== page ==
To see ‘Christ walking by’ is certainly not an everyday experience for the majority of people in this day and age. We could safely assume, that most would not even know that it is Jesus who is processing past them. They may recognise that this is some Christian religious event but not the actual reality of what is being presented before their very eyes. When we slow down and consider this fact, we have great reason to be sad that so many of our fellow citizens have as yet not had the life changing experience of encountering the Lord Jesus.

By being intentional and open to the Lord’s desire to meet everyone where they are at, a Eucharistic procession gives us and our children the opportunity to be the hands and feet and face of Jesus to those who gather and pay attention. Our smiles and the way that we interact with the onlookers, can often influence the perspective they take away of Catholics and what they do and represent. To do this effectively, we need to look at those who pass our way with the look of Christ and encourage our children to do the same.

8. To experience the inherent beauty of a Eucharistic procession

Bishop Robert Barron, one of the ‘go to’ experts in the area of evangelisation, exhorts Christians to “lead with beauty” when seeking to set up opportunities for an encounter with Christ. As parents, we should look to create these same opportunities for our children and a Eucharistic procession provides for this in spades.

What with the vibrant colours of the associated banners and vestments, the sight of the Archbishop and accompanying monstrance and baldacchino, the heavenly notes of the choristers, and the smell of incense emanating from the thurible, the encounter with transcendent beauty will be all-pervading.

We know that children notice everything and this encounter with God by way of beauty will enliven their minds and bring about a spontaneous burst of questions in response to the presented, and generally uncommon, stimuli. This reaction is often referred to as ‘spiritual curiosity’ and is one of the techniques by which to invite children, especially, into a deeper encounter with God through the naturally human trait of inquiry.

9. To see that living the Faith can be normative

Families at All Hallow’s Five Dock parish processed statues of four loved saints through their streets on November 1 – All Saints’ Day. PHOTO: Giovanni Portelli

Parents often worry if there will be other children in attendance when bringing their own children to something which is ‘religion’ oriented. This is a normal concern as parents do in fact want their children to be happy and have a good experience when being brought to events of this type.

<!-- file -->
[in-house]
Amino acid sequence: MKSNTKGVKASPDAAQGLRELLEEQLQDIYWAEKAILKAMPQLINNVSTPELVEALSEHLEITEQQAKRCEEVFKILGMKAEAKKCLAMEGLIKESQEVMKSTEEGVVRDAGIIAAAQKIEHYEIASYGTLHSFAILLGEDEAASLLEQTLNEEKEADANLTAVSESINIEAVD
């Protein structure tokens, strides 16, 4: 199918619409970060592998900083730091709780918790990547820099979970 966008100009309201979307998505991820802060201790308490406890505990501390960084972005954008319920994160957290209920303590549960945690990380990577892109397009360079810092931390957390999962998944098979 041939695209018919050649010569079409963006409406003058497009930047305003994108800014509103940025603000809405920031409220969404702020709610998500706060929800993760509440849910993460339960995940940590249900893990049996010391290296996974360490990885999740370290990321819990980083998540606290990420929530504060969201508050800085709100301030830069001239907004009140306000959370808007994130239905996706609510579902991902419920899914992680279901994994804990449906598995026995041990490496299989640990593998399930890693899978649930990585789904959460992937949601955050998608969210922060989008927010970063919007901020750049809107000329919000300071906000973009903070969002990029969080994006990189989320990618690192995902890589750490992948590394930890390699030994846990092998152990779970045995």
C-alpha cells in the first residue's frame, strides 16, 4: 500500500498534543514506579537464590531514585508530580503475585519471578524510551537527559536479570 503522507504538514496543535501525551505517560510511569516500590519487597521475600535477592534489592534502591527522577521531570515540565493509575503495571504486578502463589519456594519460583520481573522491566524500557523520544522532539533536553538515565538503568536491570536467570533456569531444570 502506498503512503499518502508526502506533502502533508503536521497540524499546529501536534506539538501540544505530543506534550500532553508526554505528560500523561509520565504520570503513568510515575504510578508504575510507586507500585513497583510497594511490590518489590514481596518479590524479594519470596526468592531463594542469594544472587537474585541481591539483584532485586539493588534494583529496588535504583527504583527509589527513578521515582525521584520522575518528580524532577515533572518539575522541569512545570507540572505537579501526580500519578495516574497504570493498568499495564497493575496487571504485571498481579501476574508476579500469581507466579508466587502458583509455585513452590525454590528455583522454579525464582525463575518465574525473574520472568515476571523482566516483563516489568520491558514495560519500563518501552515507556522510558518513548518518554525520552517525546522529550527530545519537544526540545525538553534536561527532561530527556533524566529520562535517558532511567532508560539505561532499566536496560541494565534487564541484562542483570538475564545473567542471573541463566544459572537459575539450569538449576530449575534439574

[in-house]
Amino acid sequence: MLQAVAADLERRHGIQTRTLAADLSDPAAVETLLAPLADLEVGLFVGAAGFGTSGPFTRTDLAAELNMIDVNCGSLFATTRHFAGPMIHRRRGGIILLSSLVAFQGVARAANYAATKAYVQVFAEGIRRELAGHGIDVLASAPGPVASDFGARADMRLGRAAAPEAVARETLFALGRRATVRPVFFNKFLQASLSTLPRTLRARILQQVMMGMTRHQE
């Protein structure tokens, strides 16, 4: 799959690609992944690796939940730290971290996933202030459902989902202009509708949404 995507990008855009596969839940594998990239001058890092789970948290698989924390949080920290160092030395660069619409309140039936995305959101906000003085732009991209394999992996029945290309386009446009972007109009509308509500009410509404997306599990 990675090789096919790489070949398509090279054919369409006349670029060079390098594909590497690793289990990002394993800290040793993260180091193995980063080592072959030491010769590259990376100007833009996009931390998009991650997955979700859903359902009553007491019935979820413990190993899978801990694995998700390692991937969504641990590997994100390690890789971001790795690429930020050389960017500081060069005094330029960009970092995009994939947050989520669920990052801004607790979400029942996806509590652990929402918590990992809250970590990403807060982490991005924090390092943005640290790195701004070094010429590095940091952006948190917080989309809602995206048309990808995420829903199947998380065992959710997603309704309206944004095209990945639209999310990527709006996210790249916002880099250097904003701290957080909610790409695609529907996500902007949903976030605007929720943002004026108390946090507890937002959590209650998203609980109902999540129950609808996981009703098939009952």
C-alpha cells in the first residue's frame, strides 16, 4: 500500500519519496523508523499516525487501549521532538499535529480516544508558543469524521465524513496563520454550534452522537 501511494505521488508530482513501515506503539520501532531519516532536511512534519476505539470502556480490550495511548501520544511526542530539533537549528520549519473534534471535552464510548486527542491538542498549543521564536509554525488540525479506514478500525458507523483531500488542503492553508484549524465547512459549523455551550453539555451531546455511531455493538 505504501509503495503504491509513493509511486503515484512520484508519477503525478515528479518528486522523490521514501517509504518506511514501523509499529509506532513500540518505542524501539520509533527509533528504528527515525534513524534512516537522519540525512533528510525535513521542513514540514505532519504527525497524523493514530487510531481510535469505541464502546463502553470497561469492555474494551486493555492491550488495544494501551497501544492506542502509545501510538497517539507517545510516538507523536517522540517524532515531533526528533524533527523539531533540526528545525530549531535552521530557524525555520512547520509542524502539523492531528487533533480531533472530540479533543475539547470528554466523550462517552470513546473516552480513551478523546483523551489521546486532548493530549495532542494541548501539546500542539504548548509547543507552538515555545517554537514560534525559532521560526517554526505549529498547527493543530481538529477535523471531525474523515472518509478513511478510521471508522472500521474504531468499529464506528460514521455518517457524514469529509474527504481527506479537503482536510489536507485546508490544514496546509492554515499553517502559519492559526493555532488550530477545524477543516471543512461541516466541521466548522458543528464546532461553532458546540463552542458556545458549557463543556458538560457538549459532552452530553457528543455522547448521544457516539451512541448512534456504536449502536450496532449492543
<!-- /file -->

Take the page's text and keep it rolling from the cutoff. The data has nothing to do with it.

A Eucharistic procession which is held regularly and which is advertised widely, has the potential to bring in a large number of people and especially those who are committed to giving witness to their faith in public. This often includes other like-minded families who will, in the main, encourage their own children to attend for many of the reasons listed above. Thankfully, more and more events are being organised to which young people are being drawn. Parents need to make the most of these opportunities so that, as their children move into that critical phase of choosing what they will or won’t attend, they will have had enough good experiences to encourage them to participate of their own volition.

10. To walk with our Mother Mary as she presents her Son to the world

One of the most famous place of Christian pilgrimage is the Via Dolorosa in Jerusalem. Here, pilgrims walk the traditional route by which Our Lady followed her Son on his way to Calvary. At its heart, a Eucharistic procession brings Jesus into our midst and it has always been the belief of the Church that wherever Jesus is, the Mother is there with Him encouraging her children to “do whatever He tells you”.

This consoling truth should always be shared with children. Many are able to resonate with their Blessed Mother quite easily and parents do well to introduce this reality to them as they walk in procession so that they know in truth that Mary is there with them!

This understanding will help them to grasp more readily the belief in the Communion of Saints and that, in effect, they are walking with hundreds and thousands of persons and not just those in their immediate vicinity.

Yes, to be friends with Jesus means that we are part of a huge family. Eucharistic processions allow us to walk intimately with Christ and that with Him by our side, we are never alone!

Steven Buhagiar is the team leader of the Sydney archdiocese’s Life, Family and Outreach Office.